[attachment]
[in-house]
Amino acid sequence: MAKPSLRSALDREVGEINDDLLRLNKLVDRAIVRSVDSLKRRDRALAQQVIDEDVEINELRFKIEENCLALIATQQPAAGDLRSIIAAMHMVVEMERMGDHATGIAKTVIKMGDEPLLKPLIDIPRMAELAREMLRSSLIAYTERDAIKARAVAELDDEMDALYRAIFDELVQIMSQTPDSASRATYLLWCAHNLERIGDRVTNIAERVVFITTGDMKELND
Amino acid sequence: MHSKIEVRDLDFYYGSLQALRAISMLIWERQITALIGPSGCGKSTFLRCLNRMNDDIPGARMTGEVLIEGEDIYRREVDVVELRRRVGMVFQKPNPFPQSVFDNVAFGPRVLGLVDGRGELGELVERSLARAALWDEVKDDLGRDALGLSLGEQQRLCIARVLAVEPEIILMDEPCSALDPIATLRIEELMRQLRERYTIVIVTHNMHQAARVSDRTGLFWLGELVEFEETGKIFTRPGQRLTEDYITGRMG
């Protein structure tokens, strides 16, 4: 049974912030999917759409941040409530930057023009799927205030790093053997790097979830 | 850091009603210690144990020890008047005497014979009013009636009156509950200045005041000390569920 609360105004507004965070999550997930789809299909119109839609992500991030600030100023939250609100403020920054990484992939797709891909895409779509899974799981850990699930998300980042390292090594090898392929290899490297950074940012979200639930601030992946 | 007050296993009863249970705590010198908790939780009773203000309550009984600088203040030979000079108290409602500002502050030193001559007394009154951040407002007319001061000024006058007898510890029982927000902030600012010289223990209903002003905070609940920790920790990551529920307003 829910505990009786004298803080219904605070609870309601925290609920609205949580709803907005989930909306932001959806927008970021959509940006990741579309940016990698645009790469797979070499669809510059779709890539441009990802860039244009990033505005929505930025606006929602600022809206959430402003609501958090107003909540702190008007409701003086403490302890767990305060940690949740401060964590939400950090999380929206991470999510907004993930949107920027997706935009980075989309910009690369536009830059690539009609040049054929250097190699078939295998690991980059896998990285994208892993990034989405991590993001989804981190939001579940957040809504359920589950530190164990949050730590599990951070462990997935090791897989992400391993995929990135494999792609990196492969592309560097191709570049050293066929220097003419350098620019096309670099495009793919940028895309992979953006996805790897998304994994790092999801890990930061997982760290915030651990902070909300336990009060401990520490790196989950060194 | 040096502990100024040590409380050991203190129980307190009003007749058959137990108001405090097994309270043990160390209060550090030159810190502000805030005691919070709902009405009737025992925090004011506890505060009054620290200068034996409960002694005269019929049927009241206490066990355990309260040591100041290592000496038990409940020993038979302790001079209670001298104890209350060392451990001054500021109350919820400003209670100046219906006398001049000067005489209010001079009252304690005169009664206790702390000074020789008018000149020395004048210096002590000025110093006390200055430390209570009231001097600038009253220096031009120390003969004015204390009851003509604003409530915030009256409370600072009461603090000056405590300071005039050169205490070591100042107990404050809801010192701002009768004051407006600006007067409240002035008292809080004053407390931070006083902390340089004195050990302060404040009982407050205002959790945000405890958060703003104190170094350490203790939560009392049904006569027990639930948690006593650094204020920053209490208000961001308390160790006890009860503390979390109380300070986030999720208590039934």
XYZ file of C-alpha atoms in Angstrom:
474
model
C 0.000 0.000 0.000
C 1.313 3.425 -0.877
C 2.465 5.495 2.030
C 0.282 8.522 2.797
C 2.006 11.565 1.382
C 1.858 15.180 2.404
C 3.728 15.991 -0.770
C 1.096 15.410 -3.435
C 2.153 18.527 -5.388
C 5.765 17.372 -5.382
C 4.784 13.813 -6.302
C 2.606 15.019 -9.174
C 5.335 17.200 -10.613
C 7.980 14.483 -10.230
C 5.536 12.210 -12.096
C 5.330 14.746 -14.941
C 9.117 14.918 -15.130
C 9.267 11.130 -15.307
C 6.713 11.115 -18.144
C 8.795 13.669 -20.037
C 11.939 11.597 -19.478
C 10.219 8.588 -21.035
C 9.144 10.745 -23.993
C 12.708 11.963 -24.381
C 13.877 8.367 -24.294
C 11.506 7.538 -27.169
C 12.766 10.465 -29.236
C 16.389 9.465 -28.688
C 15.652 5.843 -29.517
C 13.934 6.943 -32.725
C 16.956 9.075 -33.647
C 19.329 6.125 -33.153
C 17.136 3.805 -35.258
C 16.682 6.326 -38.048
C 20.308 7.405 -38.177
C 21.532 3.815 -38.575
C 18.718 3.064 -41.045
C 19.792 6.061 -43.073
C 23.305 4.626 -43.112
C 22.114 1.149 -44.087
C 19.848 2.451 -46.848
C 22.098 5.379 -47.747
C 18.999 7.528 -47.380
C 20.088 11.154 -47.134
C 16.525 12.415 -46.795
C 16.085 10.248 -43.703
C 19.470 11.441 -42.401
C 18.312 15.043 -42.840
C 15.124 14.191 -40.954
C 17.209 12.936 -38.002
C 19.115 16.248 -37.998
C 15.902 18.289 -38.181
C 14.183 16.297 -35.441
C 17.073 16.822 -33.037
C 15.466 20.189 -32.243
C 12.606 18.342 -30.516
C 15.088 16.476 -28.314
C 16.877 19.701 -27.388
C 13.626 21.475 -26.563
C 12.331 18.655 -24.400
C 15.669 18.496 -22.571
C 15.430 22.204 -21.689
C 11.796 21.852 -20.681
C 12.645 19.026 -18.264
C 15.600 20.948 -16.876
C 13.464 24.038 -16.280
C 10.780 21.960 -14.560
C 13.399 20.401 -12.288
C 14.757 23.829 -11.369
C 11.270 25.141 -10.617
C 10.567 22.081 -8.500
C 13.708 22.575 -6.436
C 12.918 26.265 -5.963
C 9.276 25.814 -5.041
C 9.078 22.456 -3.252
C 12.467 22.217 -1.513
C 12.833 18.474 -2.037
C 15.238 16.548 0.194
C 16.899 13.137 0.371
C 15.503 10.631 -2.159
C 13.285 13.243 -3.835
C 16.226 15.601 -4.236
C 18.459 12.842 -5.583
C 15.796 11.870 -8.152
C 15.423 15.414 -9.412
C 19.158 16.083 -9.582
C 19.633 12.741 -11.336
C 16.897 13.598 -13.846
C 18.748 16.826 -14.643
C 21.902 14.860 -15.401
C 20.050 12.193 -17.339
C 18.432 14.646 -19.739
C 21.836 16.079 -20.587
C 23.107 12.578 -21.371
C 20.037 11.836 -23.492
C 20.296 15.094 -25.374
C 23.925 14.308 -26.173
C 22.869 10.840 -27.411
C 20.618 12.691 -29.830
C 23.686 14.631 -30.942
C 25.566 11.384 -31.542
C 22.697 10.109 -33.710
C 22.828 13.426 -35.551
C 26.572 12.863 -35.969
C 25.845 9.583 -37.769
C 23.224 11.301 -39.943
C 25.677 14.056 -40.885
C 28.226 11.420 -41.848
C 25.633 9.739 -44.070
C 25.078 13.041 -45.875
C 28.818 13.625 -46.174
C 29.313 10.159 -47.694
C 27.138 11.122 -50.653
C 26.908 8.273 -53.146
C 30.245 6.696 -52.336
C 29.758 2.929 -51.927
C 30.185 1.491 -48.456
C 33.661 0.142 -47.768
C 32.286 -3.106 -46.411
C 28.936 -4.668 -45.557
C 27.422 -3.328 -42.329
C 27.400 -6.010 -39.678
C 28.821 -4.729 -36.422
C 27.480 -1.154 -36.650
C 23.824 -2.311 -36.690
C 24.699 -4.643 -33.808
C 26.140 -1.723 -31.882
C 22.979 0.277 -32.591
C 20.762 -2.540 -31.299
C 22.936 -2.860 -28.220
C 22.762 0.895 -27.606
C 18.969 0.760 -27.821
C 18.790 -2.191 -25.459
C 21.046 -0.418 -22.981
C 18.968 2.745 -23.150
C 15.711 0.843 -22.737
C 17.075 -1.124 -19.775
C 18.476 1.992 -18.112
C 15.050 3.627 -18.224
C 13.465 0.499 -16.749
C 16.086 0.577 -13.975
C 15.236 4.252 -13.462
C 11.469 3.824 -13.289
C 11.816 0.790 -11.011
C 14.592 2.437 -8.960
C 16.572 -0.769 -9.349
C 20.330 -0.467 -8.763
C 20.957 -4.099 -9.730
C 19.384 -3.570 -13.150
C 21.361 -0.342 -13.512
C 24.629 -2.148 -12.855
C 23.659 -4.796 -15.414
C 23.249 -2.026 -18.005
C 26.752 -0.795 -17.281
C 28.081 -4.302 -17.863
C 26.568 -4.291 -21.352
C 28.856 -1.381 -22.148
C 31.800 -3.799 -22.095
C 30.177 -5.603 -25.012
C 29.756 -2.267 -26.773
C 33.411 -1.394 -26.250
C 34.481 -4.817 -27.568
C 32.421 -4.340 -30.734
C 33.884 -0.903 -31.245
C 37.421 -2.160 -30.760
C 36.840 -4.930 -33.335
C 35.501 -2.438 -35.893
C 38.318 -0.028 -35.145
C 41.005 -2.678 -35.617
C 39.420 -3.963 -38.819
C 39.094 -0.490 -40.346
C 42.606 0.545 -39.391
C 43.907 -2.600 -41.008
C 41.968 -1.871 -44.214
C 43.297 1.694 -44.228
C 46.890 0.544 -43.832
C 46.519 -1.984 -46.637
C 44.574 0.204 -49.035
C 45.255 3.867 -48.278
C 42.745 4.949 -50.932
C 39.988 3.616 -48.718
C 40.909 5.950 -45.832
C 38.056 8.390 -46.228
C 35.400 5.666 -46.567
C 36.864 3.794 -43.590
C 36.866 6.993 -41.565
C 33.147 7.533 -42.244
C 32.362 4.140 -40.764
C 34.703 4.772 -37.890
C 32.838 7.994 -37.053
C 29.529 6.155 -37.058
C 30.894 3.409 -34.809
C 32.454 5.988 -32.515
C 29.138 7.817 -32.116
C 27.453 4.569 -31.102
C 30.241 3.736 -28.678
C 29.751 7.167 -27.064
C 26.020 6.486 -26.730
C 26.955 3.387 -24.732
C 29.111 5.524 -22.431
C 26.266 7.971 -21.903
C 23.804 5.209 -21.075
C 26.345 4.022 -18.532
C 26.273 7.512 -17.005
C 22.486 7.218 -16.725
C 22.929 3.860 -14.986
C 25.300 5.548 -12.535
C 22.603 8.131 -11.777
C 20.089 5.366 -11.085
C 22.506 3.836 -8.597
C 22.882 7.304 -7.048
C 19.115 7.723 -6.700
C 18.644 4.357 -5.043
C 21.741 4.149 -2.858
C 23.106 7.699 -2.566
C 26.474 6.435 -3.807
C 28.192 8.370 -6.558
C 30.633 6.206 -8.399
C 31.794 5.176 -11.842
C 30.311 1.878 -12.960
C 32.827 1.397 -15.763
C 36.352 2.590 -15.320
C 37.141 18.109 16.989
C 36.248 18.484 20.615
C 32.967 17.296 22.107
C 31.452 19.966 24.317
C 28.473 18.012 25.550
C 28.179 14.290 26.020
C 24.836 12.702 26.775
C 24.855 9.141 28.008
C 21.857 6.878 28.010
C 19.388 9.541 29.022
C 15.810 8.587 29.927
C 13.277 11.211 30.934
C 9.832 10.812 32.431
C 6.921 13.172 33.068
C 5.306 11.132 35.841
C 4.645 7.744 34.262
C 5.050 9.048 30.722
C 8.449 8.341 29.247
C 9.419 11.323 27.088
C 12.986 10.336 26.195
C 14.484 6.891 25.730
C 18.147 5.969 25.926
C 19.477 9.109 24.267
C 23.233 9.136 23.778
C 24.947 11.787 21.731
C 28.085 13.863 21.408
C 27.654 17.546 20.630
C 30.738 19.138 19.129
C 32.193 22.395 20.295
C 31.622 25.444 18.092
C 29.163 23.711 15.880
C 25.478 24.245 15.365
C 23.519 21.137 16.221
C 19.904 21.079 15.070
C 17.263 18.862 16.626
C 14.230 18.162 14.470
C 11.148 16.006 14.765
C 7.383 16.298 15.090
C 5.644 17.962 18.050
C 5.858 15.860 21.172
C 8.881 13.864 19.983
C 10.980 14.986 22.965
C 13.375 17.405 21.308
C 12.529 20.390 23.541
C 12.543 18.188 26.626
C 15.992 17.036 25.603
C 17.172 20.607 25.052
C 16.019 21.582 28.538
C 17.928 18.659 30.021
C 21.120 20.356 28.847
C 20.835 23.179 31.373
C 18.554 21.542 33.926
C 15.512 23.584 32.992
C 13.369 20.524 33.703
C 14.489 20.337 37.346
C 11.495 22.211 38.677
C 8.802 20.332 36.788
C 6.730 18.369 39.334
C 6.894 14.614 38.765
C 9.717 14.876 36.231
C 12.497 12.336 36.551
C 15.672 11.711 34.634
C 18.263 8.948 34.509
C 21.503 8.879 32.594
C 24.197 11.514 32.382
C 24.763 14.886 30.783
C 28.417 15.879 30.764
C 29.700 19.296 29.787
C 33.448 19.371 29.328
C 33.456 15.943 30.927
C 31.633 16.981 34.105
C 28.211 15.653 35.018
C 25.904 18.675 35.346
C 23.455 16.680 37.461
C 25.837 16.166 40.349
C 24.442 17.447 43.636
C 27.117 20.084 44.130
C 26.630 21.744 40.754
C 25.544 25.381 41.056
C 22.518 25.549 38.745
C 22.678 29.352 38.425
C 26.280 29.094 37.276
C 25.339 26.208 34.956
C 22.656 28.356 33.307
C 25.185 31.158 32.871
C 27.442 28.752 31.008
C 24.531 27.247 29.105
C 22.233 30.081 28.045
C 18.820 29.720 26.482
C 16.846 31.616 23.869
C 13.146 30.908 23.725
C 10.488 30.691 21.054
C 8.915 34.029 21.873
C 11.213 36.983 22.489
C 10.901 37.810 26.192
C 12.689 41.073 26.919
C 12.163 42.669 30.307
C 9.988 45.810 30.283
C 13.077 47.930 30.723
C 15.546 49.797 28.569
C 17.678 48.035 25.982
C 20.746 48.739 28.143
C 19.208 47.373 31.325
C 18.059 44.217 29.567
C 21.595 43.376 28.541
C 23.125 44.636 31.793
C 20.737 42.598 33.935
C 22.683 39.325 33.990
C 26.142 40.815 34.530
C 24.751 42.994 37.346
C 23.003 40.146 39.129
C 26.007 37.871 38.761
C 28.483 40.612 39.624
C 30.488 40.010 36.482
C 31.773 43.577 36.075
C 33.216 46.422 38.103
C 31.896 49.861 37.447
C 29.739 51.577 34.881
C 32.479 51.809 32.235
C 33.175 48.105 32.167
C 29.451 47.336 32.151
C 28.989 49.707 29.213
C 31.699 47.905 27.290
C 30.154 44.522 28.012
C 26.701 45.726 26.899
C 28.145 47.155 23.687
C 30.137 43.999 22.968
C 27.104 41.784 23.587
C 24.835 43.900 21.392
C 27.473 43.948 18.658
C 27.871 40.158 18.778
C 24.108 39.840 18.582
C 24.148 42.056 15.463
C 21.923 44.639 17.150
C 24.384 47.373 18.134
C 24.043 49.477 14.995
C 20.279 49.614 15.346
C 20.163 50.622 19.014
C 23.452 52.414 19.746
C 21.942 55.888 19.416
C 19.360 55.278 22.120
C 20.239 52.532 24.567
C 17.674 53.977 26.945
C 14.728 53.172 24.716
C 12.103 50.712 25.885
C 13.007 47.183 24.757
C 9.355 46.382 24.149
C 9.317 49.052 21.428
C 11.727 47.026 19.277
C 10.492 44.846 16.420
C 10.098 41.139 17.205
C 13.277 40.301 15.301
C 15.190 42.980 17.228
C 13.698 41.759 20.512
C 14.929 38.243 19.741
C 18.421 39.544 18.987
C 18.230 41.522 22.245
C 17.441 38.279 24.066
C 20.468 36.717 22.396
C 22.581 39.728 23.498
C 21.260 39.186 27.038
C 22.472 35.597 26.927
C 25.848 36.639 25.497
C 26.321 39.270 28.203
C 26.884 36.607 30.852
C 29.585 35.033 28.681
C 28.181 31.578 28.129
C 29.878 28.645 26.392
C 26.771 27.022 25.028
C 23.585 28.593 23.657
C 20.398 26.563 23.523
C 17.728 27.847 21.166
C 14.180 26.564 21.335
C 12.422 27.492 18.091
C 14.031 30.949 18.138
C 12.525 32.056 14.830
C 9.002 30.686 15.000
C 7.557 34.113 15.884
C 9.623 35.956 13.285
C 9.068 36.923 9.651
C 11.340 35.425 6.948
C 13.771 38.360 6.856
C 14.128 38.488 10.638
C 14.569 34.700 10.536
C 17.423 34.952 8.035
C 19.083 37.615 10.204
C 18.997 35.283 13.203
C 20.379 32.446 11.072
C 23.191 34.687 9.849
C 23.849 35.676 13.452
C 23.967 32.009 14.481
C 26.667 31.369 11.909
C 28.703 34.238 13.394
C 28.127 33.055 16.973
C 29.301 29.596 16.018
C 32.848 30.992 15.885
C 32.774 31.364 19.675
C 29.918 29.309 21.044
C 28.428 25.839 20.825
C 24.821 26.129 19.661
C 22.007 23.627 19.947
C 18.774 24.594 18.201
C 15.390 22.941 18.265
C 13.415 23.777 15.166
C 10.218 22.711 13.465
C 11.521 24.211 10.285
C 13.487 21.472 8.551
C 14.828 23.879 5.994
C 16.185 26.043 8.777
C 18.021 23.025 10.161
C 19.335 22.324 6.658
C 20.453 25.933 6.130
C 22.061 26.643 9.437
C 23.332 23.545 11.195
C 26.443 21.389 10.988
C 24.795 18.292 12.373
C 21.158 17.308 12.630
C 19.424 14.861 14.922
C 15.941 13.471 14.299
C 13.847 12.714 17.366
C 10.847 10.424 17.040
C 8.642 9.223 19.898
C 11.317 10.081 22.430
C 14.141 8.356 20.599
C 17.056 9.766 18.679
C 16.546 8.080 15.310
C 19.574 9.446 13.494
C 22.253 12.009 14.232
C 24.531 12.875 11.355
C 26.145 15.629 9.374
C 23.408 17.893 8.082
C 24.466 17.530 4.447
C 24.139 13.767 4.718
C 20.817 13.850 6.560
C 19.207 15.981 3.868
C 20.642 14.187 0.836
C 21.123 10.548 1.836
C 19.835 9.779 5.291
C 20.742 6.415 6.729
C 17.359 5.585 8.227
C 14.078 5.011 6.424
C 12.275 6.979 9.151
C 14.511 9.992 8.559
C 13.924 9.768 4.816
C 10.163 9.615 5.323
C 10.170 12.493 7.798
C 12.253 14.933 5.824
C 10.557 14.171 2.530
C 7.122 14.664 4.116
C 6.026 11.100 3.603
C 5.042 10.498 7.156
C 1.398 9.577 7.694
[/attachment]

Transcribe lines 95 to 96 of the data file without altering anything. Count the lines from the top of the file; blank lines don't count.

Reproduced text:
C 16.897 13.598 -13.846
C 18.748 16.826 -14.643